I was quick to recommend Brogue of course, and I also recommended 100 Rogues, my favorite iPhone roguelike.  There are some familiar names coming up in the discussions and some unfamiliar as well.  Looks like I’ve found some new games to check out!

Another reason for you to follow the roguelike discussions at TIGSource is the regularity of roguelike games that come up.  Last year, their Assemblee competition resulted in the famous “Oryx tileset”, a set of lo-fi roguelike assets that have been used in many games since then.  My favorite is Realm of the Mad God, a Flash based massively multiplayer co-op shooter that introduces procedurally generated dungeons after random monster kills.  I like it so much I built the game a community website that’s turned into the most trafficked website I’ve ever built.  😛

Support Slash, a Roguelike Developer

•January 11, 2011 • 1 Comment

Slash, a very prolific and experimental roguelike developer, has just announced a supporter license program for his games.  I’ve blogged about one of his games here in the past (Ruler, his 2010 7DRL).  He’s the creator of various video game Roguelike adaptations, including CastlevaniaRL, ZeldaRL, MetroidRL, not to mention his custom games that range in size and scope from small to epic.  Slash also maintains Temple of the Roguelike, the entry point for a lot of roguelike players and a discussion place for many developers.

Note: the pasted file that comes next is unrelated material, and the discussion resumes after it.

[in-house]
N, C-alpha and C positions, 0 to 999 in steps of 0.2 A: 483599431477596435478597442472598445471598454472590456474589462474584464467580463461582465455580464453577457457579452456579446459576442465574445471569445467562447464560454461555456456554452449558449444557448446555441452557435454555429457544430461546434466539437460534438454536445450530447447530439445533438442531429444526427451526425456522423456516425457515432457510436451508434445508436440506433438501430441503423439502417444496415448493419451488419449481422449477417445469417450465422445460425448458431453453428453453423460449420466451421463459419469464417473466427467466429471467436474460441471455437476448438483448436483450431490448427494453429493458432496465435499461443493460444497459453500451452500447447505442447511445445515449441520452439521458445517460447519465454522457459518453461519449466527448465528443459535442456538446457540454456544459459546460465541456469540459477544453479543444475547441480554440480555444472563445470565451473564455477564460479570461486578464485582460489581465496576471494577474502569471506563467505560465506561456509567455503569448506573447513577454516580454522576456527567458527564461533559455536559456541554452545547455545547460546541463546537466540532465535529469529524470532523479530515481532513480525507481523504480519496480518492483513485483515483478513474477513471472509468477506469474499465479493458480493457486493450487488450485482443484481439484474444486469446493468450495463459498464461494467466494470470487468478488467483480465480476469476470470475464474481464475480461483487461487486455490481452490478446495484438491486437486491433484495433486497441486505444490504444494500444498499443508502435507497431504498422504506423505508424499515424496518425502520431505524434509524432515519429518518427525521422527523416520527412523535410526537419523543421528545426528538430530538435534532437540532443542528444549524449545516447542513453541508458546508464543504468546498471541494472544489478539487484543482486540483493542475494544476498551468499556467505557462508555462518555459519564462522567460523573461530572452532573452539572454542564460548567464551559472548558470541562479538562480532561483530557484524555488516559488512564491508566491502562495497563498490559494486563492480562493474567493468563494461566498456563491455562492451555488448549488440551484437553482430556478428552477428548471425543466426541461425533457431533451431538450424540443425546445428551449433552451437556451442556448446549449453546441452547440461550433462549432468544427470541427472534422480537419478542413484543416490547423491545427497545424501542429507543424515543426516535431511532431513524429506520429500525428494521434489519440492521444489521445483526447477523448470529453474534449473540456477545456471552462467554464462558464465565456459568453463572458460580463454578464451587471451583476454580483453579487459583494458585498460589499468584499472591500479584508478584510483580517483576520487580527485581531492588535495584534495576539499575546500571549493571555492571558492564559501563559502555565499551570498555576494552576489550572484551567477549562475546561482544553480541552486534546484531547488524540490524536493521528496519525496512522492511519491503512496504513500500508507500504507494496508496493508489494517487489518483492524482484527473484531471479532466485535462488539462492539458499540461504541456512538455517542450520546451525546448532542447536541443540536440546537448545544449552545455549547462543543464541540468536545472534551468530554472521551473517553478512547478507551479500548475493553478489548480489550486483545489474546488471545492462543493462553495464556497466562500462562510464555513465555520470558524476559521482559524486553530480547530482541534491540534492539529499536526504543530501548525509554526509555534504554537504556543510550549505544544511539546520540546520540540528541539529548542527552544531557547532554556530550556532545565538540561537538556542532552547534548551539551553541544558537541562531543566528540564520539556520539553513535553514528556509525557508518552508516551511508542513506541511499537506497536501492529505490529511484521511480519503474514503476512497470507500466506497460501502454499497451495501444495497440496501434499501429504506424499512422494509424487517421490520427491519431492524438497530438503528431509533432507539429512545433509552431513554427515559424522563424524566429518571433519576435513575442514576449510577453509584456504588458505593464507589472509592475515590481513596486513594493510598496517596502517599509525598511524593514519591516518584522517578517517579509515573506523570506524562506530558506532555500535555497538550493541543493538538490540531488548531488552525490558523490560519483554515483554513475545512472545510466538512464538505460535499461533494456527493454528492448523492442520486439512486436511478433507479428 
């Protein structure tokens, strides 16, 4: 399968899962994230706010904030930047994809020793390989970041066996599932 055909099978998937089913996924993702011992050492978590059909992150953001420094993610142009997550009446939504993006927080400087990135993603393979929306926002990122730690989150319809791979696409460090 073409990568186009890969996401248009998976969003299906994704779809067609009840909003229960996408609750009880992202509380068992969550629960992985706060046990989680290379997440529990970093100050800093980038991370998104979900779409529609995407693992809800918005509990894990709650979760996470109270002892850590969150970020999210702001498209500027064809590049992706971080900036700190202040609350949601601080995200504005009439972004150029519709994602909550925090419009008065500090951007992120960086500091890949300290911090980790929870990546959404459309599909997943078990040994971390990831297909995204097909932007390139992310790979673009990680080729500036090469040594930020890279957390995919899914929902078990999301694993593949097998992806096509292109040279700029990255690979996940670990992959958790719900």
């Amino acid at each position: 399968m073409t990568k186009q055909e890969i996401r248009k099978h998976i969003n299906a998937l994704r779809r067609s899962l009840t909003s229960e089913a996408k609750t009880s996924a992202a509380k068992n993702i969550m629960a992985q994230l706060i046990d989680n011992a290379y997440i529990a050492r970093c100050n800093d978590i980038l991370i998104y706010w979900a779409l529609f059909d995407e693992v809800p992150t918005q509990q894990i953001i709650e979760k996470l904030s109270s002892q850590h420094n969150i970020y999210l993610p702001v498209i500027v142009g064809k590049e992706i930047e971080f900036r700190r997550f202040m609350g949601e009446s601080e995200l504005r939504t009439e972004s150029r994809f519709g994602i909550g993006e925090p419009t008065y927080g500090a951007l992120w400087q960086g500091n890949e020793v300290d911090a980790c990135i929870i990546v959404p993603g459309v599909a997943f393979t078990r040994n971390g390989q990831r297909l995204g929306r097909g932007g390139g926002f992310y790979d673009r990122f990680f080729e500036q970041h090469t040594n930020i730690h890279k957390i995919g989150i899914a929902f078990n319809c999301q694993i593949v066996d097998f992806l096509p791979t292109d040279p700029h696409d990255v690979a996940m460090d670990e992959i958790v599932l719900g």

The support license brings with it a few perks, but the main benefit of course is that it gives you an opportunity to reward a prolific developer for the great free games he’s made for years.  It can then further encourage him and support him as he develops his various titles further and expands his efforts in other areas, like Pixal.

So… what are you waiting for?  It’s as easy as a click of the PayPal button… 😉


CRPG Addict on Roguelikes

•January 5, 2011 • Leave a Comment

Through a tweet from Slashie I found out about the CRPG Addict blog.  If you haven’t read it before, I’ve linked to it in the sidebar and highly encourage you visit and follow along.  The blog is one man’s journey through every computer role-playing game ever published for the PC, starting primarily with Rogue (though he does provide a quickie review of Akalabeth that was nothing special).

I’ve enjoyed his musings on game design, especially regarding open ended gameplay, game world economies, and particularly Roguelikes.  The link below will get you to the Roguelike related posts, which include some humorous stories of his adventures in Rogue and Nethack thus far.